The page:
The July 29 column by Rodit Nudelman Perl, consul at the Consulate General of Israel to New England, interested me because several of my family members also took the trip from Boston to Tel Aviv and were in the middle of the July military operation, experiencing the rockets over Jerusalem and Tel Aviv (“World shouldn’t need reminder of what’s at stake in Mideast”). And, like Omer, the 16-year-old daughter of Consul Perl, our 14-year-old grandson Benjamin sought shelter following the siren’s blare.

While Omer was there attending the Israeli Defense Forces training course to give her a taste of army life, we stayed in the Holy Land in order to introduce Benjamin to the Jewish and Christian roots of his parents, as well as historical Muslim sites.

We donned yarmulkes at the Western Wall, slipped a prayer note in a wall crack, prayed amid bar mitzvah celebrants and spent several hours at the Yad Vashem Holocaust Memorial.

We viewed Al-Aqsa Mosque and the Dome of the Rock, walked Via Dolorosa and visited the Church of the Holy Sepulcher before celebrating the Iftar dinner breaking the Ramadan fast with the family of a Palestinian writer who had visited us in Portland, courtesy of the U.S. State Department and Portland Stage Company.

Benjamin and my son played soccer with Aladdin, a 15-year-old Palestinian boy, and visited with their friend Eden, an Israeli camp counselor whom they’d hosted in their home several years ago.

Regrettably, army checkpoints, barbed wire fences and heavily armed Israeli soldiers are constant reminders of the conflict and division that permeate daily life there. Unless this changes, neither side will see the humanity in the other. As Gideon Levy, a columnist for and member of the editorial board of Haaretz, an Israeli newspaper, recently wrote (the material in parentheses was added):


“… The average young Israeli (like Omer and Eden) will never meet his Palestinian peer, other than during his army service, and then only if he does his service in the territories. Nor will the average young Palestinian (like Aladdin) ever meet an Israeli his own age, other than the soldier who huffs and puffs at him at the checkpoint, or invades his home in the middle of the night, or in the person of the settler who usurps his land or torches his groves.”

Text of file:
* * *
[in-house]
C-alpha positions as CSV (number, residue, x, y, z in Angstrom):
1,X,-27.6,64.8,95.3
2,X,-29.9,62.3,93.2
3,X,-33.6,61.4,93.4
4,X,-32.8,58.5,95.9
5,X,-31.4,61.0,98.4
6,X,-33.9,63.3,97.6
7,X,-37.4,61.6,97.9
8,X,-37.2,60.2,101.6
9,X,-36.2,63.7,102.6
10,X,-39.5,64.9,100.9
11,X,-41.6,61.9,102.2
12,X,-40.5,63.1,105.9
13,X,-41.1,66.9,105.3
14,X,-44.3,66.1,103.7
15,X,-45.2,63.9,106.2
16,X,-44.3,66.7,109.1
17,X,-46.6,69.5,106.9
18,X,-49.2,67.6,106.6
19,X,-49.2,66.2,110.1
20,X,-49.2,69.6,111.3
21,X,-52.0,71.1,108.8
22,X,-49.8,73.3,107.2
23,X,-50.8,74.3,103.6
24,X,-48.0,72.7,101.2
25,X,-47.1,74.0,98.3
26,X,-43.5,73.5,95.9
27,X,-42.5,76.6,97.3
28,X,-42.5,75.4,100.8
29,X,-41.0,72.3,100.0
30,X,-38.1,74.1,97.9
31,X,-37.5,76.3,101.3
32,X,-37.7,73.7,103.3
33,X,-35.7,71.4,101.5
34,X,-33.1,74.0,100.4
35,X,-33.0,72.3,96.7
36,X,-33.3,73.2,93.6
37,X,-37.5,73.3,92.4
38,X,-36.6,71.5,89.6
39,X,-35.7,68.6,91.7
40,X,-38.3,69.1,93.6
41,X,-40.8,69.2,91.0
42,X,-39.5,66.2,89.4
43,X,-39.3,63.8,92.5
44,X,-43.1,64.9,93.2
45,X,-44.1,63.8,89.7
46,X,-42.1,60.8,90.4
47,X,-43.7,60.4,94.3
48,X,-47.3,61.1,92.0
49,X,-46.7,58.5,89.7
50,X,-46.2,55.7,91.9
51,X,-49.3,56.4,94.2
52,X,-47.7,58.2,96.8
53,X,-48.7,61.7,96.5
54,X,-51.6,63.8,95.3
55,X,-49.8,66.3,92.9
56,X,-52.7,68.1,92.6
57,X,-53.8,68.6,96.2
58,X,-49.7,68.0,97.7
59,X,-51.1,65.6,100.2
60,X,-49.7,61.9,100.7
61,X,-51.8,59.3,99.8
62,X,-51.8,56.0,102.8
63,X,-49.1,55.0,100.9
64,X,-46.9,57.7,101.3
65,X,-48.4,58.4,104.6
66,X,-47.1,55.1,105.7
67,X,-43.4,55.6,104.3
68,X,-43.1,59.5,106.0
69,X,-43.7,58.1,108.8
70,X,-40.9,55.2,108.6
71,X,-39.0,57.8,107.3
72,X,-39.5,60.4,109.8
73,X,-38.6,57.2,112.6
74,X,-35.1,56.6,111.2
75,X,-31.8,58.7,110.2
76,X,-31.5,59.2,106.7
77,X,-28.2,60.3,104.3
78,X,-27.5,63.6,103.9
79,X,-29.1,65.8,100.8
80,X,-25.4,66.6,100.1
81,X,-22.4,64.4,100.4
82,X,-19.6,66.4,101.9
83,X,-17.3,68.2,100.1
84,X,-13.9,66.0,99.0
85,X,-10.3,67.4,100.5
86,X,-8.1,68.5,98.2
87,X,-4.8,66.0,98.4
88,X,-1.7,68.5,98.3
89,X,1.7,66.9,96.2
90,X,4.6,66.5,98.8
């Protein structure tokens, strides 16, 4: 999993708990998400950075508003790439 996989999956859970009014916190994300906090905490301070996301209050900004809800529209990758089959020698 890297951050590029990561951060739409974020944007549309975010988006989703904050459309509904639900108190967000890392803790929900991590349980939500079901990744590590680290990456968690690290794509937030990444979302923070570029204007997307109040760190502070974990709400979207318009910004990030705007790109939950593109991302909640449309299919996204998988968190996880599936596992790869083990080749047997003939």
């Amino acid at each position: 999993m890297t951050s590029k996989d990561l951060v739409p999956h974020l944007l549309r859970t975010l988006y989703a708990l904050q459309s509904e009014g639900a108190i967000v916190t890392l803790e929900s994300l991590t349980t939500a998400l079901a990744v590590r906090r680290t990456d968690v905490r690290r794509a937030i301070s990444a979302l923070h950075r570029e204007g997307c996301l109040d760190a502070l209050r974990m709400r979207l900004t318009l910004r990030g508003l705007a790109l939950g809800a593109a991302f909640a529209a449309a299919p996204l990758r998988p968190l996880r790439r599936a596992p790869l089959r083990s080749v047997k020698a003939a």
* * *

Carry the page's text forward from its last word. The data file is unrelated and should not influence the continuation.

From Jerusalem we visited several Palestinian cities where Omer may never go, unless as an Israeli soldier. We had tea in a settler home and saw Israeli settlements encroaching on lands that Palestinians see as their present and future homes. These settlements continue to expand despite pleas by the United States that they stop and condemnation of them by the international community at large.

Levy, in a column prepared for the Israel Conference on Peace last month, maintains that the settlements indicate Israel’s attitude toward peace:

“The single most overwhelming item of evidence of Israel’s rejection of peace, is, of course, the settlements project. From the dawn of its existence, there has never been a more reliable or more precise litmus test of Israel’s true intentions than this particular enterprise. In plain words: The builders of settlements want to consolidate the occupation, and those who want to consolidate the occupation do not want peace.”

Israeli Prime Minister Benjamin Netanyahu caused the end of the recent U.S.-initiated peace talks by announcing the construction of thousands of units of new housing in the occupied territories.

Roger Cohen, in a powerful July 29 New York Times piece, faults Netanyahu for not making a “good-faith effort to find common cause with Palestinian moderates,” concluding that “Hamas is also the product of a situation that Israel has reinforced rather than sought to resolve.”

While Consul Perl calls for an immediate and unconditional end of the current Gaza crisis to prevent the loss of Palestinian and Israeli children, a just and lasting peace will not occur until, as Gideon Levy suggests, there is an end to “the dehumanization of the Palestinians” and “the demonization of the Palestinians, which is hammered into people’s heads day after day.” This peace should begin with a simultaneous cessation by Hamas of rocket fire, lifting of the Israeli siege, recognition of Israel’s right to exist and permanent cessation of Israel’s settlement enterprise.

Once these steps occur, a just and lasting peace is within reach and Omer, Eden, Aladdin and Benjamin can meet in Tel Aviv, Hebron, Gaza City or Jerusalem in a local cafe, or play soccer without fear of rockets or heavy artillery.

— Special to the Press Herald

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